Rhamnus frangula (L)
Description: This erect shrub which grows up to 6m tall, has long upright branches with shiny brown bark and pronounced light lenticels. There are no thorns. The dark green, entirely smooth leaves turn yellow or red in autumn.. The small, greenish-white flowers arise from leaf axils in the upper branches and give way to globular berries, green turning to red and finally glossy black. Rhamnus forms dense undergrowth along with alder, spindle tree and guelder rose in damp woodland, hedgerows, marshes and swamps in England, Wales, Europe and the US preferring acid and light sand or peaty soils.
Parts used: Bark
Collection: The bark is gathered in spring and should be stored for at least a year before use, thereby allowing the anthrones to oxidise to anthraquinones. A fermentation process occurs on storage that destroys the emetic fragularoside.
Constituents: Up to 8% anthraquinones (glucofrangulin A, glucofrangulin B) derived from the aglycone frangula-emodin; glycosides, peptide alkaloids (frangulanin, franganin), tannins
Actions: Tonic, stimulating mild to medium laxative, gentle purgative, cholagogue, antiparasitic, local antiseptic
Therapeutics and Pharmacology: Rhamnus frangula is used to treat occasional constipation and conditions in which softer faeces are desirable, such as haemorrhoids. It may be given in cases of spastic constipation, it's colic-inducing effect being minimal. It may be used in obstructive conditions of the biliary tract and as a general blood cleanser for chronic toxic conditions associated with bowel or digestive disorders and it can aid regulation of disturbed bowel flora. The decoction may be used as an antiseptic mouthwash for gum disease and mouth infections, or as a rinse for infestations of the scalp.
Hydroxyanthracene glycosides are poorly absorbed from the small intestine but are hydrolysed by bacteria to the active aglycones, which are then partly absorbed in the colon. They are predominantly excreted in the faeces but also in urine, where they produce an orange colour. Anthrones and anthranols will also pass into breast milk. The hydroxyanthracene aglycones inhibit water and electrolyte absorption from the colon and induce active secretion of water and electrolytes into the intestinal lumen. Due to the increased volume of contents, intestinal pressure is increased stimulating peristalsis. The anthrones, anthranols and their glycosides are considered to be the emetic principles.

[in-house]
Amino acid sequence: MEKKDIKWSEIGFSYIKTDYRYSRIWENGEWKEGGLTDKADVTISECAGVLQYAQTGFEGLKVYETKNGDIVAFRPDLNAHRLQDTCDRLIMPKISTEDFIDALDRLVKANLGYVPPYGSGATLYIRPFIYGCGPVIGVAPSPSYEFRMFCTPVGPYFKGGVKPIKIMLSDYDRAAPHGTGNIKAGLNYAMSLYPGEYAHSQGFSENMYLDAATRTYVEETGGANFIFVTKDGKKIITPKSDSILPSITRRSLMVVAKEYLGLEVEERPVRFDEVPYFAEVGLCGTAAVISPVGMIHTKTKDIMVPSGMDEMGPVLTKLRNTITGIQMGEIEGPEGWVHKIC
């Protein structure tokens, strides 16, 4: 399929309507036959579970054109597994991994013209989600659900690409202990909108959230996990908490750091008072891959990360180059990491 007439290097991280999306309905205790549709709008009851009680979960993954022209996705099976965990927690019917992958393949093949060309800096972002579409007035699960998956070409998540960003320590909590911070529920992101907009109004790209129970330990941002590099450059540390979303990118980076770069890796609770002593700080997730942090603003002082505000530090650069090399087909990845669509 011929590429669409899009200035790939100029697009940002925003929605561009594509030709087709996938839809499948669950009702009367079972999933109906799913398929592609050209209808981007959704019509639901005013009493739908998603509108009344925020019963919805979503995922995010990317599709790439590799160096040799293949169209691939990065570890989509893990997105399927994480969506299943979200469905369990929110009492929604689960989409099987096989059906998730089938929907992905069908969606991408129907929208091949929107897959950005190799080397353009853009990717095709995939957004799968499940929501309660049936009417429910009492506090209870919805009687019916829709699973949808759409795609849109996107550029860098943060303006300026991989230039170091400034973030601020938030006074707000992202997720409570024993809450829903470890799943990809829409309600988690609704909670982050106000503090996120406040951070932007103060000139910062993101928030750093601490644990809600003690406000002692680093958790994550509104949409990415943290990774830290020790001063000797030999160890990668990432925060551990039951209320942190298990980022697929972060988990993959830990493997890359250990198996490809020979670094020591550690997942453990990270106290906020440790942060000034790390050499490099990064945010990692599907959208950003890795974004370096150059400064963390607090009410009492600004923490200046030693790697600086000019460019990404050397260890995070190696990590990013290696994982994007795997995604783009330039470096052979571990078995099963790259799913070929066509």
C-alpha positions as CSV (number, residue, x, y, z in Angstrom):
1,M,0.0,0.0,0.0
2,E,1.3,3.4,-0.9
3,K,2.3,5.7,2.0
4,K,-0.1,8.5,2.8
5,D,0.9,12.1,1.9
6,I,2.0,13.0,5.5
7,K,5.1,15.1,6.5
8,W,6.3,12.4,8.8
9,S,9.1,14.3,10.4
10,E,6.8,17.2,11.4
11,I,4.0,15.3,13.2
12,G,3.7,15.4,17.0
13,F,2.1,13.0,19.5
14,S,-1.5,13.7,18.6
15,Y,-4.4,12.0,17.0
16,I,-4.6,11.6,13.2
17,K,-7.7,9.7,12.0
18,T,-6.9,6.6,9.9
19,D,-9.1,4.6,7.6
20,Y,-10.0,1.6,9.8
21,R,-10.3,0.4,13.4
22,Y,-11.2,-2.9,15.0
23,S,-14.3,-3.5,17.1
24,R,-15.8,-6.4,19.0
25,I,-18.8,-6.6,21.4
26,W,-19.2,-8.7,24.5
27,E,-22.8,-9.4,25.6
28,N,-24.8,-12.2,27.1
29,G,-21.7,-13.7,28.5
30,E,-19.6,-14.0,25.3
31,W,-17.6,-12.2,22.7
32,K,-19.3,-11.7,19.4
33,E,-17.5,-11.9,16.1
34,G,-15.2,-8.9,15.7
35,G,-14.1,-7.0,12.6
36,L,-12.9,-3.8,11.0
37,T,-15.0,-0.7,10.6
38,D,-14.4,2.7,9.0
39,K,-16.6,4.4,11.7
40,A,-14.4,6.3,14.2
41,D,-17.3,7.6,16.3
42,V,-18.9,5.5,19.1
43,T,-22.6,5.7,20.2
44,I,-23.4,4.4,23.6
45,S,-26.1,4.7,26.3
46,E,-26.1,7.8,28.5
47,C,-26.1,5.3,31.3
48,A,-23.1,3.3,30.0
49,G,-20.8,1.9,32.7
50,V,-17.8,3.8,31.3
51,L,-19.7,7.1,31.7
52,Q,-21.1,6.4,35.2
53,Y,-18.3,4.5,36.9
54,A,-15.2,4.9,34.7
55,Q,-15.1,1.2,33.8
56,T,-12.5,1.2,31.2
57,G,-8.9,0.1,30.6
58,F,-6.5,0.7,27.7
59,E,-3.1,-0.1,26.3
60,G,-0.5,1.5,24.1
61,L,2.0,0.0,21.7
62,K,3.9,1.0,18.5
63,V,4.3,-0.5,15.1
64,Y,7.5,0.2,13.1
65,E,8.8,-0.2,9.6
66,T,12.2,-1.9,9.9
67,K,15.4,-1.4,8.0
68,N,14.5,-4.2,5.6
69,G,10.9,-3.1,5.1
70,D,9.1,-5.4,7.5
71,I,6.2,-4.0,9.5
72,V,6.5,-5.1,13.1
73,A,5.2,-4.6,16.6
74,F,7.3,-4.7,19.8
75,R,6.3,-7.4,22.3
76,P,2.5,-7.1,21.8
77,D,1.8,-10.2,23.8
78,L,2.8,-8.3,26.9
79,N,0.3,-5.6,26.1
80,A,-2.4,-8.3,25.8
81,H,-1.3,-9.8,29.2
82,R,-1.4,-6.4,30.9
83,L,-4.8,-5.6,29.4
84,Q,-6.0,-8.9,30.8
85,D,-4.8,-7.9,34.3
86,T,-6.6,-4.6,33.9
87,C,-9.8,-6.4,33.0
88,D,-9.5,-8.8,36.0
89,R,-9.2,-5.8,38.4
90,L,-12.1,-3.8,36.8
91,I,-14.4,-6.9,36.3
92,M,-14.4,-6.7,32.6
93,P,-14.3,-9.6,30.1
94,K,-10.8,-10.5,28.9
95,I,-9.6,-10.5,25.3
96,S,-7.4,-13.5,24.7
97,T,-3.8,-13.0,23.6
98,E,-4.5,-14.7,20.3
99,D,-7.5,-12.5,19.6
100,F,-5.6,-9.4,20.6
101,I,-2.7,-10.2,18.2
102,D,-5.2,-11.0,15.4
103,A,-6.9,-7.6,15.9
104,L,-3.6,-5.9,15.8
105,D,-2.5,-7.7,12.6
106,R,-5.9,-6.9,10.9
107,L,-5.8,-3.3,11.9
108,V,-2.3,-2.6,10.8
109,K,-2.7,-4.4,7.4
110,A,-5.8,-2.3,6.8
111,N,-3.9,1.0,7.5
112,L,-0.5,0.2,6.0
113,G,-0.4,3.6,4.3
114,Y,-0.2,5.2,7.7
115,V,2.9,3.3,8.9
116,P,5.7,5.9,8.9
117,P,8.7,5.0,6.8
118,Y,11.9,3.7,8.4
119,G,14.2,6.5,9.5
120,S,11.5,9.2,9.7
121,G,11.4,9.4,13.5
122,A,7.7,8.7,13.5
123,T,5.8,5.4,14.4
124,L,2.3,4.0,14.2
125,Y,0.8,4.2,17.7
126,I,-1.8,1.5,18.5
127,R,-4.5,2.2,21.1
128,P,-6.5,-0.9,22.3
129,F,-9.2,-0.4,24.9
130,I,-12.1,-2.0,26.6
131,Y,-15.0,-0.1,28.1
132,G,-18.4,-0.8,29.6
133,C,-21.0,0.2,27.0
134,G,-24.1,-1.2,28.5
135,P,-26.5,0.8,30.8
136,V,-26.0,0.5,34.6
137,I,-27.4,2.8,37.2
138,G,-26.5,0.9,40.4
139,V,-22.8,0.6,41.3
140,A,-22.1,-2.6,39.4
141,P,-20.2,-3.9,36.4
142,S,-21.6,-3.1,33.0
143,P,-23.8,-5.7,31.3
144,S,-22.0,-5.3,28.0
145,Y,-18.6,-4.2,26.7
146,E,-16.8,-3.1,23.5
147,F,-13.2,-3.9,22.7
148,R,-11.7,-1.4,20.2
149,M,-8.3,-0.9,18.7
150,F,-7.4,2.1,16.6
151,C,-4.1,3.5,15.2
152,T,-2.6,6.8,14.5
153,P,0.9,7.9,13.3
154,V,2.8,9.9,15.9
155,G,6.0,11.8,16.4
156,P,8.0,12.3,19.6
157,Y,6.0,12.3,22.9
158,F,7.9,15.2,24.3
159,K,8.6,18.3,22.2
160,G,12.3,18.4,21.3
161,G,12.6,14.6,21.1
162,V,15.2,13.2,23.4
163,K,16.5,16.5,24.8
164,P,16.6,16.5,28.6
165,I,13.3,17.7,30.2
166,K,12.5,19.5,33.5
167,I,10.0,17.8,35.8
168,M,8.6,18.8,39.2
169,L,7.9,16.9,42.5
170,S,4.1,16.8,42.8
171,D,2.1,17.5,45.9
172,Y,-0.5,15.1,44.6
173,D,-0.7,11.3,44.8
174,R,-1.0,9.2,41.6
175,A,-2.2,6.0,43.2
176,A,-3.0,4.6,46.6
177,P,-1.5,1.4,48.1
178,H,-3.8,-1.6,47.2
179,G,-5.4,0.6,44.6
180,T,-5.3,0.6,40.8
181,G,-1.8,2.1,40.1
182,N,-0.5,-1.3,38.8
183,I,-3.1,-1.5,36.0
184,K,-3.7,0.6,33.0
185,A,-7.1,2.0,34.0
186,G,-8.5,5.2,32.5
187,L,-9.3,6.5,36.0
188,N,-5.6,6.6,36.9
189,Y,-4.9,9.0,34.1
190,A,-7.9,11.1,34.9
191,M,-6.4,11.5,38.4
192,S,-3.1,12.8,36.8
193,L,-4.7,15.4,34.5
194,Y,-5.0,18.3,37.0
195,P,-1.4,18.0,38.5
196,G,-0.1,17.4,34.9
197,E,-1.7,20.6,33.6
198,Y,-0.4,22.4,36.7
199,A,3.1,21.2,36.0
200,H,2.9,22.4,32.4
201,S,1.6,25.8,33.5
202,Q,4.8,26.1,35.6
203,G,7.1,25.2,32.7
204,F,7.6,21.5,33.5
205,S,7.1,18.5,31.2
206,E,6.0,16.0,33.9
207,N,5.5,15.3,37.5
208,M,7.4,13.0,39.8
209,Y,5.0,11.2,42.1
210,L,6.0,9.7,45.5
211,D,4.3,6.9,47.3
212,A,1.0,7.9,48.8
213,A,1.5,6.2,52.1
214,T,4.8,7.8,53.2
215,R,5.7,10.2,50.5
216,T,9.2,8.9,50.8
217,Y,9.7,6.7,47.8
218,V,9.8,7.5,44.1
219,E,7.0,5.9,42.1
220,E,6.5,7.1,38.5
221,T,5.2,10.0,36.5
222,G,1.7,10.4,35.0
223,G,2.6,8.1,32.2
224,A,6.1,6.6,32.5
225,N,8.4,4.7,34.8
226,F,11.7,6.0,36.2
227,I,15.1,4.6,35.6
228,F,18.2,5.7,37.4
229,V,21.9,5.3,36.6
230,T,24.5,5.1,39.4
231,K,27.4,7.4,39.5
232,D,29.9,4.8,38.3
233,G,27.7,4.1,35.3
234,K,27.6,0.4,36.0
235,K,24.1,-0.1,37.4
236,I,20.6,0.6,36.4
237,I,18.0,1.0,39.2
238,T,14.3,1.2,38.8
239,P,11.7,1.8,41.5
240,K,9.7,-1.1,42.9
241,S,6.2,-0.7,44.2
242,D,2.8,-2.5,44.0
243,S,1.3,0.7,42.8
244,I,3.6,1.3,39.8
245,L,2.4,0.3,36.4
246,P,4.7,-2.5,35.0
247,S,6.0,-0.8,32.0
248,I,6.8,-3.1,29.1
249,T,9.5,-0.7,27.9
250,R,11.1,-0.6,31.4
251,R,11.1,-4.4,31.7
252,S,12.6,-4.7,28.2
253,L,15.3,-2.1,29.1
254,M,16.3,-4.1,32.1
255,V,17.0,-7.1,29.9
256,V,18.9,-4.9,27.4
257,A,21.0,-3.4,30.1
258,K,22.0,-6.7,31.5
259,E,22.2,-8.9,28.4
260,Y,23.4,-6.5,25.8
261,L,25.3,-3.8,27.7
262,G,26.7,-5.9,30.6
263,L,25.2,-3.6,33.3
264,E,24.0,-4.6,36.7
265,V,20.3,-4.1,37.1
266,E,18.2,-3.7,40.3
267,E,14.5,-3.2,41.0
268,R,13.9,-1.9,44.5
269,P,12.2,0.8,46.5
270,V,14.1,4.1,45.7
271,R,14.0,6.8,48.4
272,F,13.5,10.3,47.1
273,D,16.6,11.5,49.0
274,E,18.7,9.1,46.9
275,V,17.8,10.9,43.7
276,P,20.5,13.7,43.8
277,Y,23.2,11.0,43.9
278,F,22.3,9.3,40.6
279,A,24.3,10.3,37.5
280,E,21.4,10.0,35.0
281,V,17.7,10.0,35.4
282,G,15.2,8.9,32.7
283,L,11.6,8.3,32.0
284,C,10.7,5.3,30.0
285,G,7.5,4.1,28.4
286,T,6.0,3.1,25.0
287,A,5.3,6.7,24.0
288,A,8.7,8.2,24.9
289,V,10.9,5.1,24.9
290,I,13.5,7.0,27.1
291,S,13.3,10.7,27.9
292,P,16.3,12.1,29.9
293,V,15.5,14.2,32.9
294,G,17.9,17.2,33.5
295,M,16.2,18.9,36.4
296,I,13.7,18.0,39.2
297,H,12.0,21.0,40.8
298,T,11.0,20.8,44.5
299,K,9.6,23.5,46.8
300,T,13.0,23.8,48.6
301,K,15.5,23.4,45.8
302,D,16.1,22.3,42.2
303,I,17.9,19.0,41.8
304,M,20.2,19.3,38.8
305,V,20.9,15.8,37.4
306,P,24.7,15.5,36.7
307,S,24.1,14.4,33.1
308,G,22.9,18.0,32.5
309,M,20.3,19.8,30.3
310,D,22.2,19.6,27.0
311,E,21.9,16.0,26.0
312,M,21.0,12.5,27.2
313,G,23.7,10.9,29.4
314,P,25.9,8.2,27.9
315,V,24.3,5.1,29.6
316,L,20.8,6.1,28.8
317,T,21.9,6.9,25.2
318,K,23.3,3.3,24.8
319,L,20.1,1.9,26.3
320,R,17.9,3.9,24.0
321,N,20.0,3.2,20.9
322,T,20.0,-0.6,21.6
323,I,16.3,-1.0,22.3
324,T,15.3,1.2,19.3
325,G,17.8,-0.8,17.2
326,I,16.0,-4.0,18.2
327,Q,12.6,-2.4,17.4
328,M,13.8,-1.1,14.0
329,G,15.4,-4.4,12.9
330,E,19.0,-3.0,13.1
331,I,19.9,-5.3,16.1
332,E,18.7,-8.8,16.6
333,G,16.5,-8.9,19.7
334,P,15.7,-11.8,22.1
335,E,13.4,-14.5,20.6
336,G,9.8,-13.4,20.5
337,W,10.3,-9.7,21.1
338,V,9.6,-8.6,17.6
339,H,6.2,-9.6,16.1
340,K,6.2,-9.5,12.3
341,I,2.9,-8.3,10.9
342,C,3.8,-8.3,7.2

Caution: The fresh bark causes violent griping pains, emesis and nausea. This herb should be avoided during pregnancy and lactation and if intestinal obstruction is suspected. It should be taken for short periods only (10 days) to avoid dependence.
Preparation and Dosage:
Regulatory Status: GSL
One dose or two half-doses daily, preferably at bedtime (half dose morning and night)
Dried bark: 0.5-2.5g or by decoction
Liquid Extract: 1:1 in 25% alcohol, 0.5-2.5ml
Additional Comments: The name Rhamnus is derived from the Greek rhamnos, meaning a branch. The bark and leaves of Alder Buckthorn yield a yellow dye which turns black when mixed with iron salts.
Bradley, P.R. (ed.) 1992 British Herbal Compendium, Volume 1, BHMA, Bournemouth.
BHMA 1983 British Herbal Pharmacopoeia, BHMA, Bournemouth.
Grieve, M. 1931 A Modern Herbal, (ed. C.F. Leyel 1985), London.
Lust, J. 1990 The Herb Book, Bantam, London.
Mills, S.Y. 1993 The Essential Book of Herbal Medicine, Penguin, London (First published in 1991 as Out of the Earth, Arkana)
Mills, S.Y. 1993 The A-Z of Modern Herbalism, Diamond Books, London.
Weiss, R.F. 1991 Herbal Medicine, Beaconsfield Arcanum, Beaconsfield.
Wren, R.C. 1988 Potter's New Cyclopaedia of Botanical Drugs and Preparations, C.W.Daniel, Saffron Walden.
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Last updated 17th June 2013 ęPurple Sage Botanicals